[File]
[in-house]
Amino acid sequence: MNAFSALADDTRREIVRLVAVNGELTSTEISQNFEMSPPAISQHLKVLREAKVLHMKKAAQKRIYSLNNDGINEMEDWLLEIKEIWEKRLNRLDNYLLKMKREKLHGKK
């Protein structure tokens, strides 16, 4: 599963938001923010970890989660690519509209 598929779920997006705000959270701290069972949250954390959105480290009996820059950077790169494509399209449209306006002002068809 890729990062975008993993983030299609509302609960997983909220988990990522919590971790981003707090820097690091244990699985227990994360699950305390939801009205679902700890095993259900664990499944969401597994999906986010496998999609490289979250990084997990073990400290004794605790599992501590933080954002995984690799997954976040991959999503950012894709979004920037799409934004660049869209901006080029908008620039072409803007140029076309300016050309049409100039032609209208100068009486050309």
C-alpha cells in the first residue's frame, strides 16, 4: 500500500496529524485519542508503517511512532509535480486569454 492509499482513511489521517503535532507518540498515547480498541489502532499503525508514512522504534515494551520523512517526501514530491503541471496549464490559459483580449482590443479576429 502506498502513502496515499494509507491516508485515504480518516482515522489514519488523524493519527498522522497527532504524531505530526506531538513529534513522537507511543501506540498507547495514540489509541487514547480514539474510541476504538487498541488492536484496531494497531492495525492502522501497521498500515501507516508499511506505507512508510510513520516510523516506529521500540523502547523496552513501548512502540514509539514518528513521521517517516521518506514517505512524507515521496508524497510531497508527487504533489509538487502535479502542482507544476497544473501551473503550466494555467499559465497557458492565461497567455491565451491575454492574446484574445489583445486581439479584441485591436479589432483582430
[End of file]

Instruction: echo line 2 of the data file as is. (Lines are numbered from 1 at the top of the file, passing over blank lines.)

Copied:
Amino acid sequence: MNAFSALADDTRREIVRLVAVNGELTSTEISQNFEMSPPAISQHLKVLREAKVLHMKKAAQKRIYSLNNDGINEMEDWLLEIKEIWEKRLNRLDNYLLKMKREKLHGKK